So where does that leave this blog? Another excellent question, Laura, thanks for asking! Deen is defined in many ways: the afterlife, the reckoning, or sometimes creed or religion. It is for the love of my deen that I do everything in my life from my spirituality to my health and fitness to how I raise my children. It excites me to think I can start opening up this blog to go beyond just the scope of how I came to Islam and what I have learned. Where this platform allowed me a beautiful opportunity to explore my experiences and share them, coming to more deeply understand them myself, so too I believe it will continue to serve as an opportunity for me to share a broader range of my experience. While learning about Islam I was (and still am) also a mother, a wife, an employee (for a bit), a sister, a daughter... I was also an athlete, a dancer, an artist, a writer, a SPARTAN. Most importantly, I am a big mistake maker, a status quo questioner and a hardcore life experiencer.
Whether I discuss a baking experience I had, a workout I discovered, or a parenting faux pas, I hope my adventures will bring you, if nothing else, a smile. I may or may not be a Muslim. I may or may not be a follower of Jesus, peace and blessings be upon him. I may even have a little Budhist in me. I may devote the next three years to mastering yoga or oil painting or just trying to survive homeschooling 7-year-old twins and a brilliant teenager. Who knows where else my passions will take me. My prayer is that whatever I do, I will do it with sincerity and authenticity and that whatever I learn or believe that I do so with an open mind and an open heart.
Thursday, July 20, 2017
Honeymoon! ... Over.
Wow!! It has literally been months since I have posted. Sure, I’ve written blog posts, half written others, scribbled down ideas for yet more, and have myriad topics running around loose in my noggin. But nothing has made it past that little 'publish' button on the top right of my screen. I don’t have a particularly good reason or even a modicum of an excuse because to be truthful, I have had plenty of opportunity to post. Why, then, have the humble pages of my quaint little corner of the blogging world gone unattended and, to be frank, neglected? To sum it up: Life. Got. Lifey.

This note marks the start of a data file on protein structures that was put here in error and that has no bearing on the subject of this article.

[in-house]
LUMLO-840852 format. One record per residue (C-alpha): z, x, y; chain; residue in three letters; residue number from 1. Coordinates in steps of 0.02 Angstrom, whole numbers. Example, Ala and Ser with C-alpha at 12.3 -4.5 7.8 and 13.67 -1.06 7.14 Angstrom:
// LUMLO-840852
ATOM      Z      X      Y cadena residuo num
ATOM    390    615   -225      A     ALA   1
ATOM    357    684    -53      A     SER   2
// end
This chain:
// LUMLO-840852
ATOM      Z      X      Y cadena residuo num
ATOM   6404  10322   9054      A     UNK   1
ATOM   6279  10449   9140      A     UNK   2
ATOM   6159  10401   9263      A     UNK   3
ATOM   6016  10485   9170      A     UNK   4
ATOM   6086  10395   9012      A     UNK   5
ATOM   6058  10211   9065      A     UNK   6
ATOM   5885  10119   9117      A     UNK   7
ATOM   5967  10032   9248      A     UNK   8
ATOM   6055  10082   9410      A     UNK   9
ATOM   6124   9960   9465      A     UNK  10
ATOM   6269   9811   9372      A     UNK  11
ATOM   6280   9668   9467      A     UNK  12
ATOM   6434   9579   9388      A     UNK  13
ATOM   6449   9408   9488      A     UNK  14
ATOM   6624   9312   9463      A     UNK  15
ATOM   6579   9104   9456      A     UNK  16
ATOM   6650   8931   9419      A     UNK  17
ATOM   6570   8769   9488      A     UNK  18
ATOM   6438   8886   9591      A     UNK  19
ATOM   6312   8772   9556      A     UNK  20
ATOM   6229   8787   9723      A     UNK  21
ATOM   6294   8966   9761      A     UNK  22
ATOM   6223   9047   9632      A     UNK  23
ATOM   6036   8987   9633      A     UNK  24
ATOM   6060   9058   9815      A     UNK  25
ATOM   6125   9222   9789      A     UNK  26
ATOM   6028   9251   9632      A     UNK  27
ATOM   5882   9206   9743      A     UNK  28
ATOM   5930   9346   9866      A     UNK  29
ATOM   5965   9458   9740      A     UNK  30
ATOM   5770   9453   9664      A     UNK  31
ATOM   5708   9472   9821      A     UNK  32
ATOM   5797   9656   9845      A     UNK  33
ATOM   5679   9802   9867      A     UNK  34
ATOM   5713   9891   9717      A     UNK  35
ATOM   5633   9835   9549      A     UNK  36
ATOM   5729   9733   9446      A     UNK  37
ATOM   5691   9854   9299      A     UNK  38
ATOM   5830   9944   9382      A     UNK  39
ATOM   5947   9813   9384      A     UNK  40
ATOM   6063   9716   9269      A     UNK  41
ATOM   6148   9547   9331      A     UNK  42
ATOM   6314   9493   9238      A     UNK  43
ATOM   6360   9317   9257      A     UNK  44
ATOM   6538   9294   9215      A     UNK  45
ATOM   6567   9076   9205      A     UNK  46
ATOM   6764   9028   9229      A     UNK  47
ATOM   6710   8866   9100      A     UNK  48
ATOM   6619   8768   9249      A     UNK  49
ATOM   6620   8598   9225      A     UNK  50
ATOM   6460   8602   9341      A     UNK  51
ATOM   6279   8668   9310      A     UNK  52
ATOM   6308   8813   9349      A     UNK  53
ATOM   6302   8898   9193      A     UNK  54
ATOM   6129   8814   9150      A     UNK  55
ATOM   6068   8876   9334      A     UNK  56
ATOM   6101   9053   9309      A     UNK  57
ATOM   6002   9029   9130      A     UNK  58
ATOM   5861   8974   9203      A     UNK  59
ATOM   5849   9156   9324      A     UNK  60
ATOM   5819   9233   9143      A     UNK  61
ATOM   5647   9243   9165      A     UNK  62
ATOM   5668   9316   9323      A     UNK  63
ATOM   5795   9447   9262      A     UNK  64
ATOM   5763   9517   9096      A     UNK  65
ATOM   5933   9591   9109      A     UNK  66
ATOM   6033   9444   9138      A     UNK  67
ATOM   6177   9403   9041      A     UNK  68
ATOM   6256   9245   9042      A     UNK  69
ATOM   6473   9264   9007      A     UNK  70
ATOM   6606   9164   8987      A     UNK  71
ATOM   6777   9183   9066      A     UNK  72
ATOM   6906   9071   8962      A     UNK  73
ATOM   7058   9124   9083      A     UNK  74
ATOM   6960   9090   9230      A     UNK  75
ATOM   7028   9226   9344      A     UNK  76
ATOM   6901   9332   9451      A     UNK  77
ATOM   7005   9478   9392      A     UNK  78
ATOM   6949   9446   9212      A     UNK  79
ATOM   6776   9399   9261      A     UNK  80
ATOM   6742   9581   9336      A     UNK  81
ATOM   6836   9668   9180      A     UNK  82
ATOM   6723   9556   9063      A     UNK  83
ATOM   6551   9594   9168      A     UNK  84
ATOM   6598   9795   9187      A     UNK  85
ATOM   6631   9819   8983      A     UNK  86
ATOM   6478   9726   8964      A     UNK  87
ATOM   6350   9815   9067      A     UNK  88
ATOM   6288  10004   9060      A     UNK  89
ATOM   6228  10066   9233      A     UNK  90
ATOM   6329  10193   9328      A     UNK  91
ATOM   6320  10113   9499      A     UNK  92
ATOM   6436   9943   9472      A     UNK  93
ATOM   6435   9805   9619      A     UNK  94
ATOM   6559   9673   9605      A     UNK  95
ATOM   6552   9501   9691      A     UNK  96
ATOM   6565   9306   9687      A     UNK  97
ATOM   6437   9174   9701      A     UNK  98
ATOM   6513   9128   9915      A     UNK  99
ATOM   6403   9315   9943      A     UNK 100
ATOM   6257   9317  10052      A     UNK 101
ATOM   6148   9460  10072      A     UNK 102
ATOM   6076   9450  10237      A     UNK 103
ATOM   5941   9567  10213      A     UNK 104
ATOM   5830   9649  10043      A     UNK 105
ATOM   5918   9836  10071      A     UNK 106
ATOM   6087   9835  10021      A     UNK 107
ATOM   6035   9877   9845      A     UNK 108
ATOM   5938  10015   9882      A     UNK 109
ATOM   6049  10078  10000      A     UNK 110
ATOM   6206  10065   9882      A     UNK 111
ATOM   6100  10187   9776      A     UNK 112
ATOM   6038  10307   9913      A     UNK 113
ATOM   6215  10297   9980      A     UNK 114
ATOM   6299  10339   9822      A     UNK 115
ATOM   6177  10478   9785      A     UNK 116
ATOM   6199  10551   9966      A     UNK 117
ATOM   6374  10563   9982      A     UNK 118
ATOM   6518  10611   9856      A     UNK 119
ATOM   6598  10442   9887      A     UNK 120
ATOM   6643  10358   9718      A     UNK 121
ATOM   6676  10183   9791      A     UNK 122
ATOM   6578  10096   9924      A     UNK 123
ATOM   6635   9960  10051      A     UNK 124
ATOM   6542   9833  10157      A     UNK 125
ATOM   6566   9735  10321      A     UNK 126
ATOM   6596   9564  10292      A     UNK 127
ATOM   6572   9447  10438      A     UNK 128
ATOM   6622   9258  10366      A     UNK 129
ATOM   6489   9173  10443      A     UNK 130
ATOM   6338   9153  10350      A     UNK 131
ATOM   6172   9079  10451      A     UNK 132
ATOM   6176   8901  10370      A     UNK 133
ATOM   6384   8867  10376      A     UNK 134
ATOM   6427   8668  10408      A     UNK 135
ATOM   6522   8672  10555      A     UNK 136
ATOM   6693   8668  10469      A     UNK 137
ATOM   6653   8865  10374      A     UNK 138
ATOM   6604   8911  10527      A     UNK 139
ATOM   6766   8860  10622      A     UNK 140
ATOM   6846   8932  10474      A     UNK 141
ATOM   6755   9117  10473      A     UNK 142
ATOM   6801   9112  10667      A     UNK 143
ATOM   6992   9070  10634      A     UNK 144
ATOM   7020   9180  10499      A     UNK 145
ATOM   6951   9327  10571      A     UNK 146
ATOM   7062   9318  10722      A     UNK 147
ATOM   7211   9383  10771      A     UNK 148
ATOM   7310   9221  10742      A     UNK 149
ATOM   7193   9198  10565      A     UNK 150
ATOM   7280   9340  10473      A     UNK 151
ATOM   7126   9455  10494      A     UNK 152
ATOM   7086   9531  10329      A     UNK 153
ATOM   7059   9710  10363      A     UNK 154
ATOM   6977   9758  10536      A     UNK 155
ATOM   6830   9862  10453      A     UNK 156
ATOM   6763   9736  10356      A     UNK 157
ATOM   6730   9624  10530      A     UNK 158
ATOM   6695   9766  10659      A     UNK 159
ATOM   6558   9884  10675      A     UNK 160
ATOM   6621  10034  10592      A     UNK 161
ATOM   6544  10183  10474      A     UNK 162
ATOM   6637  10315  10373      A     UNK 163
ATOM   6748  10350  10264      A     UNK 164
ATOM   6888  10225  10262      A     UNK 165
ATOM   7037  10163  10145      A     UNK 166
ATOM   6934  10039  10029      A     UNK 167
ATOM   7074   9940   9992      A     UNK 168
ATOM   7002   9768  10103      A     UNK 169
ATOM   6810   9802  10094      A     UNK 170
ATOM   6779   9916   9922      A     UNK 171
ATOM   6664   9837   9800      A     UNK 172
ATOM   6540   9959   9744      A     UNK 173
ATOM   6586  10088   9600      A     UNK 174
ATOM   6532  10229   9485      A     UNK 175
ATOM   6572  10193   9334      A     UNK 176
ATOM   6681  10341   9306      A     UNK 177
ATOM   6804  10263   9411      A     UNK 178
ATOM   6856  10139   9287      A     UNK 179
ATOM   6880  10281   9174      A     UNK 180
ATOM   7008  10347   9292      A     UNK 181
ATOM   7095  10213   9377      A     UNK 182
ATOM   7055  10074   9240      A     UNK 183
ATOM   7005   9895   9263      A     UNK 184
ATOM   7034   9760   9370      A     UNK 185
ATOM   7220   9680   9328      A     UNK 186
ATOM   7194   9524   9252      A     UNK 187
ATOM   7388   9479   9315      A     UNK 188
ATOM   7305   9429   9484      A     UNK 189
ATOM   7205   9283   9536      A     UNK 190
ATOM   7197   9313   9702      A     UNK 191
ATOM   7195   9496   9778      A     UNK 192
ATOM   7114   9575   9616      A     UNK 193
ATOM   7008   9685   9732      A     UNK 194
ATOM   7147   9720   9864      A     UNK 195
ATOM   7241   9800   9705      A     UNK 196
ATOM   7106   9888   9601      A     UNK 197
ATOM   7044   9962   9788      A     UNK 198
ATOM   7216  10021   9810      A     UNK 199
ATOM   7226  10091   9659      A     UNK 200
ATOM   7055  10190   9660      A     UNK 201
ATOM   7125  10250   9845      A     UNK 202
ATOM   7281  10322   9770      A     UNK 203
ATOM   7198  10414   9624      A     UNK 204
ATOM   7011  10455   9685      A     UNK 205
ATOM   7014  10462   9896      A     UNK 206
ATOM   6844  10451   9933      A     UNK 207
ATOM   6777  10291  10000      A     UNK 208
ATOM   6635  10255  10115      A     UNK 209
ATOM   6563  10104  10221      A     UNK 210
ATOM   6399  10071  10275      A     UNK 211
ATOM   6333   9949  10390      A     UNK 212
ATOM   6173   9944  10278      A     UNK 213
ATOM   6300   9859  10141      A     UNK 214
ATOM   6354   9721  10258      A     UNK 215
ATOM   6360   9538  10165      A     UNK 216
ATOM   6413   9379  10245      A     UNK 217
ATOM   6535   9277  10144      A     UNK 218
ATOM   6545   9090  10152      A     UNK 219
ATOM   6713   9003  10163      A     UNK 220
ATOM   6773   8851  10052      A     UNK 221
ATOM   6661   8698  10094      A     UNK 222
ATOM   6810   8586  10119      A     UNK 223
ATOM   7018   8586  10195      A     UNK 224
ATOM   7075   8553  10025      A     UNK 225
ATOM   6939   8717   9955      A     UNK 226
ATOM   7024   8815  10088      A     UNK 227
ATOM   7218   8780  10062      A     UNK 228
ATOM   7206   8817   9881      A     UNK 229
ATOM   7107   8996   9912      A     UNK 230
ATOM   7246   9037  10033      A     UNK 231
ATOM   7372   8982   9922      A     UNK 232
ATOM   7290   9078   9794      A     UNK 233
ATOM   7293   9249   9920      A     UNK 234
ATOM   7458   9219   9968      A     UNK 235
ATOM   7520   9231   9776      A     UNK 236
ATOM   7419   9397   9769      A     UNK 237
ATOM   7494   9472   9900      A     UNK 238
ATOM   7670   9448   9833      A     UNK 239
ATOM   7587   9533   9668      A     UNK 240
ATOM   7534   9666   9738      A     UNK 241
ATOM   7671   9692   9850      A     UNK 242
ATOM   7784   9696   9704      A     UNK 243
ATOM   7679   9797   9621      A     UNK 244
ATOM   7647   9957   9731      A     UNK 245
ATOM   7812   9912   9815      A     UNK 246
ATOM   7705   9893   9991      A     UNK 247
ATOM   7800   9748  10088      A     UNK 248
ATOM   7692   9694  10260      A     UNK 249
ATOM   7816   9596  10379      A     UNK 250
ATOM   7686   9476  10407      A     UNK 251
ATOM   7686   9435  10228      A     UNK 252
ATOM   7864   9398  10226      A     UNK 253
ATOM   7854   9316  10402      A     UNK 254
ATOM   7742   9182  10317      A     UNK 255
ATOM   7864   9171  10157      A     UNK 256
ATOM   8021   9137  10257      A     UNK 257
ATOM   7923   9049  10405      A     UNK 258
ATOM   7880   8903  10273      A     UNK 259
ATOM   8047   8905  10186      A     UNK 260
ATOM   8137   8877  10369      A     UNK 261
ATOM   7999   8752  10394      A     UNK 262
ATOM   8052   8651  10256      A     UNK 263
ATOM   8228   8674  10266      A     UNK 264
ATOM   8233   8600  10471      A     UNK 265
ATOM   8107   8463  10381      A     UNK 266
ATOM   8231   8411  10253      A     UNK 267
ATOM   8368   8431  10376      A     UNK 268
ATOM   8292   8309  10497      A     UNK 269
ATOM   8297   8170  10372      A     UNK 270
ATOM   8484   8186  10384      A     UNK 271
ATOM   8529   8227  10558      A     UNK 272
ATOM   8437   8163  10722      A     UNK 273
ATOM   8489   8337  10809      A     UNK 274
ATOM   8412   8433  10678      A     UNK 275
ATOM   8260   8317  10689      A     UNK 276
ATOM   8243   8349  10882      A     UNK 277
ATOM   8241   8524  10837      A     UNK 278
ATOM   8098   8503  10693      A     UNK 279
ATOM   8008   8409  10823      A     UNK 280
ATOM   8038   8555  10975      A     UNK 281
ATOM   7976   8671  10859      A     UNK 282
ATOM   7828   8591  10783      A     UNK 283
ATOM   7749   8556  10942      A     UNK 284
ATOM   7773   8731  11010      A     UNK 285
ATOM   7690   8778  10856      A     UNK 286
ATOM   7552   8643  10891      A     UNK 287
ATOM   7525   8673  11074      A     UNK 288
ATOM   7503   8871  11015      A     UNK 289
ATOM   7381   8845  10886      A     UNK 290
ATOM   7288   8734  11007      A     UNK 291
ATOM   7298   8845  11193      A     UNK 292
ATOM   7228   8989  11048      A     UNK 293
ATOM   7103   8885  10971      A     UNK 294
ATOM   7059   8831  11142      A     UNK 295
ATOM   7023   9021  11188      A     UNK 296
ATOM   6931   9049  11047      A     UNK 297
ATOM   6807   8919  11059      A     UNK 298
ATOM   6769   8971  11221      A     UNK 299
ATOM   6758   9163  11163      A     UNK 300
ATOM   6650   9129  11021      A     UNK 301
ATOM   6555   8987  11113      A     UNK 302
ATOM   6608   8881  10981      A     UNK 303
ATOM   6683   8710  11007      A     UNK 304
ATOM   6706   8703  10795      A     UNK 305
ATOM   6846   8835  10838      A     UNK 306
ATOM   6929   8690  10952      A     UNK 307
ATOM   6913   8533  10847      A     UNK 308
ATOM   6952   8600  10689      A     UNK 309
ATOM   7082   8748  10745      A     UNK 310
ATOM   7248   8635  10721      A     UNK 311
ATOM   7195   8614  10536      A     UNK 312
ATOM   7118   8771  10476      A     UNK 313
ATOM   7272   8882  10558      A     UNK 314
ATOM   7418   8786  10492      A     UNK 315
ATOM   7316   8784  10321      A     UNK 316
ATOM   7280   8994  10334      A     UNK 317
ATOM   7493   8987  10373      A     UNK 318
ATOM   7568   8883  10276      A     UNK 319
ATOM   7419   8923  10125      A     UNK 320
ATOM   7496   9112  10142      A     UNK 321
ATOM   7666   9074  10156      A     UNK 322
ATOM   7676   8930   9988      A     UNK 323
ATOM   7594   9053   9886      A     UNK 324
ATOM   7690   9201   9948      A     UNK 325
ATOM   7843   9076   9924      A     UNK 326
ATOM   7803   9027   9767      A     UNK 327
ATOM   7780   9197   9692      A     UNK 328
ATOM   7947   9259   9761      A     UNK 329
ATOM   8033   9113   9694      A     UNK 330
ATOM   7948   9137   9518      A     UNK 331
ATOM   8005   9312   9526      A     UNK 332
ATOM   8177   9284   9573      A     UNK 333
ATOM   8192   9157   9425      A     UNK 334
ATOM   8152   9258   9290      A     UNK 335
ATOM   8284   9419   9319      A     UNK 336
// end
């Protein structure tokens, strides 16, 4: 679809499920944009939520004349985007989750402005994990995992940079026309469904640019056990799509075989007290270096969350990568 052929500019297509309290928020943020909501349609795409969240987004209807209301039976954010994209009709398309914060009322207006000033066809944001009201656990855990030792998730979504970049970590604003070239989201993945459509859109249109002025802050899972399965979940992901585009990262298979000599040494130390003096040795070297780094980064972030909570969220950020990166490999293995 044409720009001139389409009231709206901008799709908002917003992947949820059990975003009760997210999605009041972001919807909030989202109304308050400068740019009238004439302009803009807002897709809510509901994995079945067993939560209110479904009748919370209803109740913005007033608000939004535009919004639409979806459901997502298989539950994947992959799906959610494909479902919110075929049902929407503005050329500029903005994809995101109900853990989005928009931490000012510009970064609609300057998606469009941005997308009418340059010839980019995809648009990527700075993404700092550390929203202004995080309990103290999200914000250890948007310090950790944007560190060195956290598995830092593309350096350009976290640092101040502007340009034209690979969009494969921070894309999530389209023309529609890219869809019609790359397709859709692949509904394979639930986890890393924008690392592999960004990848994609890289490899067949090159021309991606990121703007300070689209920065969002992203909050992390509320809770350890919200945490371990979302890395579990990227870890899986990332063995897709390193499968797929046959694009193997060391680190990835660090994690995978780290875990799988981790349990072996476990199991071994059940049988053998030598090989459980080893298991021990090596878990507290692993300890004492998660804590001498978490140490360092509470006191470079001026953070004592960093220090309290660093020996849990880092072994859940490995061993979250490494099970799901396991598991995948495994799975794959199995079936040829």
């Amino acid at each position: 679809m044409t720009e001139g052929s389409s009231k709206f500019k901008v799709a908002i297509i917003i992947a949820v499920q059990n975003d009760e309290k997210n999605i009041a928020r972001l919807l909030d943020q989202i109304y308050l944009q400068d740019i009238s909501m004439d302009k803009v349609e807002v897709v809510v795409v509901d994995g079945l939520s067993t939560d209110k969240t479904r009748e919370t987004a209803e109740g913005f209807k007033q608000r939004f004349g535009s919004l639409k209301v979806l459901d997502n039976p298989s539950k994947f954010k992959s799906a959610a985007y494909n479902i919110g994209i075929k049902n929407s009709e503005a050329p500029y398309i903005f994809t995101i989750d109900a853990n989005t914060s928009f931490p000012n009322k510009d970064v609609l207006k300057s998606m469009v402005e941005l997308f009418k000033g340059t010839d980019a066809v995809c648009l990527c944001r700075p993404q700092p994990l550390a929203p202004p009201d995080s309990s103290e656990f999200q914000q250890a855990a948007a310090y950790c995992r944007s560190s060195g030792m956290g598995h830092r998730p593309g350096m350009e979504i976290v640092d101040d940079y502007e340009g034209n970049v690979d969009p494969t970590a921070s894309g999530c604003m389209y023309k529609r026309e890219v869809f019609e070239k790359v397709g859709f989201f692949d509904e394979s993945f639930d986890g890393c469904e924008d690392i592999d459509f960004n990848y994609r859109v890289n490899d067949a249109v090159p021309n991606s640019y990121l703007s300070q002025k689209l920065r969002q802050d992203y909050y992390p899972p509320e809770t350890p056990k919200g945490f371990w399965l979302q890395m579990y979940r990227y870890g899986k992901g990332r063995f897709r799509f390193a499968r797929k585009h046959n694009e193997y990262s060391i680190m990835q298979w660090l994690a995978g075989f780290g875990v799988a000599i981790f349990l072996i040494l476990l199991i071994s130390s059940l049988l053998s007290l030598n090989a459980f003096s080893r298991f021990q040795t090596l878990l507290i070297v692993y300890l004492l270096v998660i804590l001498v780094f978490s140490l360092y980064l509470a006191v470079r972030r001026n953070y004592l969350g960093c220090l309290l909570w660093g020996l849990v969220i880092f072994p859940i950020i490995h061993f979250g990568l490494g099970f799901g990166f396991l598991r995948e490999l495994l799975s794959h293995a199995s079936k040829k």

Ok, well, there ya have it in a nut shell! Thanks for stopping by readers!!
Ahh, but I would never leave it at that, so if you are curious what this absentee blogger has been up to, read on, my friends, read on!
Ahh, but I would never leave it at that, so if you are curious what this absentee blogger has been up to, read on, my friends, read on!
Two significant things happened this year, neither of which I find myself able to adequately and succinctly write about in the limited space of a blog post. I enter as evidence all the half-written, over emotional, very raw posts that have been sitting on my desktop. From Ramadan 2016 to Ramadan 2017 I went through an awkward, painful, liberating, beautiful transition period as two 'honeymoon' periods came to an abrupt, unexpected halt.
The first, and the only one I am going to write about today, was my over-zealous, frantic love-affair with Islam. It took me by storm from books to youTube videos to online courses trying to soak in all I missed in the 32 years of my pre-Islam life. I rushed into wearing hijab, tossing my scarf against social pressures. I got into debates, discussions, interviews, and so on. I suddenly felt I had a point to prove: to show people the beauty of Islam and to help, moment by moment, to break down the barriers of fear between Muslims and those of other faith backgrounds. I tried to be as perfect as I could, adhering to all the teachings as soon as I understood them, to the fullest extent of my ability and understanding. It was tough and exhilarating! All the while I was completely missing the point. Things started happening, and when I was approached for an interview that turned out to be a cover story about my experience coming to Islam the blurry realities of my situation snapped into focus.
Reality one: The energy and momentum required to pick up something new and try to be absolutely perfect at it cannot be maintained. It is not realistic. The hormones driving it, much like the hormones in a new relationship that scream you have to see them every moment of every day- well, they wane. They don’t last forever. So I realized I had been embodying Islam, I had been studying Islam, I had been discussing Islam, but I had not been a true Muslim. The reason for this is my stark and frightening reality number two.